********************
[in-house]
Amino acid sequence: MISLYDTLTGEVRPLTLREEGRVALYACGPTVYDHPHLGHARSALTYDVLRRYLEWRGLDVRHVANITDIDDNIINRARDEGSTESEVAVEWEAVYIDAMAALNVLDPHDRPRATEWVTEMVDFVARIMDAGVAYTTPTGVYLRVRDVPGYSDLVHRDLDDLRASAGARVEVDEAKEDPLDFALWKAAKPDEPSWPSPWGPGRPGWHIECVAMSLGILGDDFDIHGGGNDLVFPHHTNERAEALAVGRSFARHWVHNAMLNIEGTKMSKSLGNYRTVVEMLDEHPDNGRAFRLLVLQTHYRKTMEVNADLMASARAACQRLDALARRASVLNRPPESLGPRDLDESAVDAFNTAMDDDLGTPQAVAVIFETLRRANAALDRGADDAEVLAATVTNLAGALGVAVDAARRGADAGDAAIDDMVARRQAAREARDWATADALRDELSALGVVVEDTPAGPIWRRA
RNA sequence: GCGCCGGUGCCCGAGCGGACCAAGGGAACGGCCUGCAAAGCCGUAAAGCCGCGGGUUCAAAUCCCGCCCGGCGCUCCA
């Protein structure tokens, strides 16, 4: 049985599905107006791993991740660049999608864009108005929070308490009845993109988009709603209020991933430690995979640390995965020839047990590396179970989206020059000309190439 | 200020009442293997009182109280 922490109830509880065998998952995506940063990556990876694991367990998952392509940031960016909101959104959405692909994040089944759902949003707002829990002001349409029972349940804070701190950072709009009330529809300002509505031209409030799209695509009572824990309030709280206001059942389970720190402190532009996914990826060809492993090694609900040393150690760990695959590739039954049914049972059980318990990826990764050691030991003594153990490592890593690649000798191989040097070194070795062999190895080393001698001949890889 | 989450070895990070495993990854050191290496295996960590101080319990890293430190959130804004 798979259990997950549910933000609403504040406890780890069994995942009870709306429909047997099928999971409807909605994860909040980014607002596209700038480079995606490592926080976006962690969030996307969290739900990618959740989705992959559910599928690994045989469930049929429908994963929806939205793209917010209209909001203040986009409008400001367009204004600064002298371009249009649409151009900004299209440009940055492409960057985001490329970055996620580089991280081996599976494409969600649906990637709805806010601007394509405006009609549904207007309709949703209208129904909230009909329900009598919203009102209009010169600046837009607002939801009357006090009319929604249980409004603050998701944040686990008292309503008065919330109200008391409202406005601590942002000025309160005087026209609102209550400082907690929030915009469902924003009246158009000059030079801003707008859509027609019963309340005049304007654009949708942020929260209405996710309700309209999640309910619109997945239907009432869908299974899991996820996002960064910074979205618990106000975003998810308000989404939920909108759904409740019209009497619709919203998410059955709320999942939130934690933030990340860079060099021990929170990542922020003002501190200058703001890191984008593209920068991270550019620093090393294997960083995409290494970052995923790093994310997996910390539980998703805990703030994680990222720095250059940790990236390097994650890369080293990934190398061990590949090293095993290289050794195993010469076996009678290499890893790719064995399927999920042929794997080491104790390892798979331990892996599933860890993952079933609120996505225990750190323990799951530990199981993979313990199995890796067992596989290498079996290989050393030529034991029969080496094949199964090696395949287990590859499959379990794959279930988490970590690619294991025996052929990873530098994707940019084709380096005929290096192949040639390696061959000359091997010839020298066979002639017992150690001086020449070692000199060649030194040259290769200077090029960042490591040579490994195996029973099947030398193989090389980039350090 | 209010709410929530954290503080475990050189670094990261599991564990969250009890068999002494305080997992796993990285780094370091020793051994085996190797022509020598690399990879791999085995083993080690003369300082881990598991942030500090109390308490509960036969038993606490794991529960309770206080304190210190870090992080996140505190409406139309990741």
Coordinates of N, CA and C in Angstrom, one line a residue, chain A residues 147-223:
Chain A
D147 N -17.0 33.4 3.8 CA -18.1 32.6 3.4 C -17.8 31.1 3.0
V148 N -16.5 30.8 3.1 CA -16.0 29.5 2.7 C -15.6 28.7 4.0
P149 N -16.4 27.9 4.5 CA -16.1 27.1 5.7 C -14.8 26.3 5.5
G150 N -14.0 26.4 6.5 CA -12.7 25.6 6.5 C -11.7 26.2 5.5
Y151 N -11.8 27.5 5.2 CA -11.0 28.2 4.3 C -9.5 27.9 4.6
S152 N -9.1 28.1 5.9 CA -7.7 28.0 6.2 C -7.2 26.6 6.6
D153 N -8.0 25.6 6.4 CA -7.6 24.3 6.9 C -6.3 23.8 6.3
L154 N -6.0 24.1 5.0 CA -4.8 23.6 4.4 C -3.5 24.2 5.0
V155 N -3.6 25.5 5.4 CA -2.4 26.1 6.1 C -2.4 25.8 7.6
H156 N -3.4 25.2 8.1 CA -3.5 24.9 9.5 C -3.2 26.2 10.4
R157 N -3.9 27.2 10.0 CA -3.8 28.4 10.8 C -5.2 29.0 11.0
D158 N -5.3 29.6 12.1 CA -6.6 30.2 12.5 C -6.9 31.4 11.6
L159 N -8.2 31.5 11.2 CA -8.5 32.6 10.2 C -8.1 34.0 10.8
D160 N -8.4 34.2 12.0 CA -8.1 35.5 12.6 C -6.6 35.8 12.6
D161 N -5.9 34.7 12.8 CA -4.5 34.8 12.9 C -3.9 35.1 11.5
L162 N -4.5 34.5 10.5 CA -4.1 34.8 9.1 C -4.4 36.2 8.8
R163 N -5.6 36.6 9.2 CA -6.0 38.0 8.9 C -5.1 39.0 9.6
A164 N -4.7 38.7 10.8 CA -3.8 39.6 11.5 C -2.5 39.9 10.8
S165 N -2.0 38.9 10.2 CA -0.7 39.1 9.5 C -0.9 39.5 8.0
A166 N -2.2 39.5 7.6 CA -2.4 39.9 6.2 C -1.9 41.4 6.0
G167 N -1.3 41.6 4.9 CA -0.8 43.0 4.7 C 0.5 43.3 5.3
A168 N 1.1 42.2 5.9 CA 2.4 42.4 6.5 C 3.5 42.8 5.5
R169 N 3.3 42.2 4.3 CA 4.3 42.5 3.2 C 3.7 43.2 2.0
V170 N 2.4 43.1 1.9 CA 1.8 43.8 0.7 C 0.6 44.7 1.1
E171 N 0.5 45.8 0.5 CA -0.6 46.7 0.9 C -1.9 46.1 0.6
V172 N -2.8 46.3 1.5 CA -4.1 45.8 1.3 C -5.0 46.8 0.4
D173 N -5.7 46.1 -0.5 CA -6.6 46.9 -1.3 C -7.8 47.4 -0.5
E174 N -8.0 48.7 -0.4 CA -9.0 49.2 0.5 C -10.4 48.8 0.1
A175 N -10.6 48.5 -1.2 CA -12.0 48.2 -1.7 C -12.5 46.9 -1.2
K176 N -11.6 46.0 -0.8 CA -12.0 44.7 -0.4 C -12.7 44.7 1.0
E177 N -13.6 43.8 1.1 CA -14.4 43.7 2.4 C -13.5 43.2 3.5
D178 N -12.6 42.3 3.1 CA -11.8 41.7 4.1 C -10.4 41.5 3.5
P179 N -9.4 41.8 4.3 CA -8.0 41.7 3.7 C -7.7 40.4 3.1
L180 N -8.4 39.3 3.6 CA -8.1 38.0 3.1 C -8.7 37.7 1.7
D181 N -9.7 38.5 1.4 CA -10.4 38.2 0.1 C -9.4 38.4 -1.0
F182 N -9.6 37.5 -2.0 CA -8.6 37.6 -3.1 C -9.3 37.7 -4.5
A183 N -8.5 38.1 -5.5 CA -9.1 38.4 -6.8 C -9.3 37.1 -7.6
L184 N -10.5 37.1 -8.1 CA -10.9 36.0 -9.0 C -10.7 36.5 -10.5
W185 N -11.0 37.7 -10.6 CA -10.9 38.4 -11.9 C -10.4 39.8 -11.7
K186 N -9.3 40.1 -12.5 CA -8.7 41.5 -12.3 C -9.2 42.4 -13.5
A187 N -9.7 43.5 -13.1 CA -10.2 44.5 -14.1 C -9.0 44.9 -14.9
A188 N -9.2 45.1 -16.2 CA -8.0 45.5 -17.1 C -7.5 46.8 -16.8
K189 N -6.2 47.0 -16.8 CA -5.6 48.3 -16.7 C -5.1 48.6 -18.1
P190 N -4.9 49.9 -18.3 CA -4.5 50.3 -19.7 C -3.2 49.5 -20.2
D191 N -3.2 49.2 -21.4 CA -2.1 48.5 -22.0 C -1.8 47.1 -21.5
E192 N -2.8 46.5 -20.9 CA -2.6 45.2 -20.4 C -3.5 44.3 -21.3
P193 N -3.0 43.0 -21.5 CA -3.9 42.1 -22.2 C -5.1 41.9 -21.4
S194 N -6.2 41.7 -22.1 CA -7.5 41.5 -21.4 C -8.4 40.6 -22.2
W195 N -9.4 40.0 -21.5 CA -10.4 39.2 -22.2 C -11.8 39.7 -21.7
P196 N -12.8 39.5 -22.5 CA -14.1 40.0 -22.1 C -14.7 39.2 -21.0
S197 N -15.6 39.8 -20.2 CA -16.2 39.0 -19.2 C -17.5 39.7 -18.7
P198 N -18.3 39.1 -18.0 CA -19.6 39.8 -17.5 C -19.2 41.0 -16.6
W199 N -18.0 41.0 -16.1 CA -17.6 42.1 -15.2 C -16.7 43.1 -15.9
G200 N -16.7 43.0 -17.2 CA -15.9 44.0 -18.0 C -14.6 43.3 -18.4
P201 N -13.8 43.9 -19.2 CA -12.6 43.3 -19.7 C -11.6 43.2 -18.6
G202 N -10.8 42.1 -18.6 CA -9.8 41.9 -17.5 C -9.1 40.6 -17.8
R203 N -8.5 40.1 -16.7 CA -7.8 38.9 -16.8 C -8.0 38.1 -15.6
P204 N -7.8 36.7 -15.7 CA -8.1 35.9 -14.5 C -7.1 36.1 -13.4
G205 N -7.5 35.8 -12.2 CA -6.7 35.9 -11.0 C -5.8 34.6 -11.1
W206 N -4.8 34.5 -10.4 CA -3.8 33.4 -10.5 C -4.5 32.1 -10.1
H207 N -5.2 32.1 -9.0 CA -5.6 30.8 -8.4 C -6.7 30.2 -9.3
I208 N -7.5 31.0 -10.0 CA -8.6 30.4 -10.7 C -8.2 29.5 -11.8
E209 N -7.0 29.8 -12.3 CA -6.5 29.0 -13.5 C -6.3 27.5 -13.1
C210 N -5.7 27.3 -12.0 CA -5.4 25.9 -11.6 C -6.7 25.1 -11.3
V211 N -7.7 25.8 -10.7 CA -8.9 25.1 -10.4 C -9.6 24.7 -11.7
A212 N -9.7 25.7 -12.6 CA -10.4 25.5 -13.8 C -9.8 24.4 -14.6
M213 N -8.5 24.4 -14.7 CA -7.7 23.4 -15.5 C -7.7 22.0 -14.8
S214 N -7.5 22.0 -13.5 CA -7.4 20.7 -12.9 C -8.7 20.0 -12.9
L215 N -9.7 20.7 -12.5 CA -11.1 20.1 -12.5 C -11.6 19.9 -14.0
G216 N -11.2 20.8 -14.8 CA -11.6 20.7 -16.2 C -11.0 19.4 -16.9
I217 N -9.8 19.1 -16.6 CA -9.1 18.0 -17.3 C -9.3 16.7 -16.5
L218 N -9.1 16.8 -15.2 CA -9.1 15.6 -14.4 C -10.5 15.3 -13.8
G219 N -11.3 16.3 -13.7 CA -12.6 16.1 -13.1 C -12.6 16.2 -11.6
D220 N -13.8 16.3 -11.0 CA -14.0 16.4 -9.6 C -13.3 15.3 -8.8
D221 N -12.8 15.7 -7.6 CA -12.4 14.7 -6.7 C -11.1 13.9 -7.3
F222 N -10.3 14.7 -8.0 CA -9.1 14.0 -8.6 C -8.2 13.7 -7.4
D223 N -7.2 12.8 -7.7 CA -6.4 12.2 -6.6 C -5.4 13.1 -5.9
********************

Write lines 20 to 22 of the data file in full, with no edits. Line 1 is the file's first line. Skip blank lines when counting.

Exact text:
D160 N -8.4 34.2 12.0 CA -8.1 35.5 12.6 C -6.6 35.8 12.6
D161 N -5.9 34.7 12.8 CA -4.5 34.8 12.9 C -3.9 35.1 11.5
L162 N -4.5 34.5 10.5 CA -4.1 34.8 9.1 C -4.4 36.2 8.8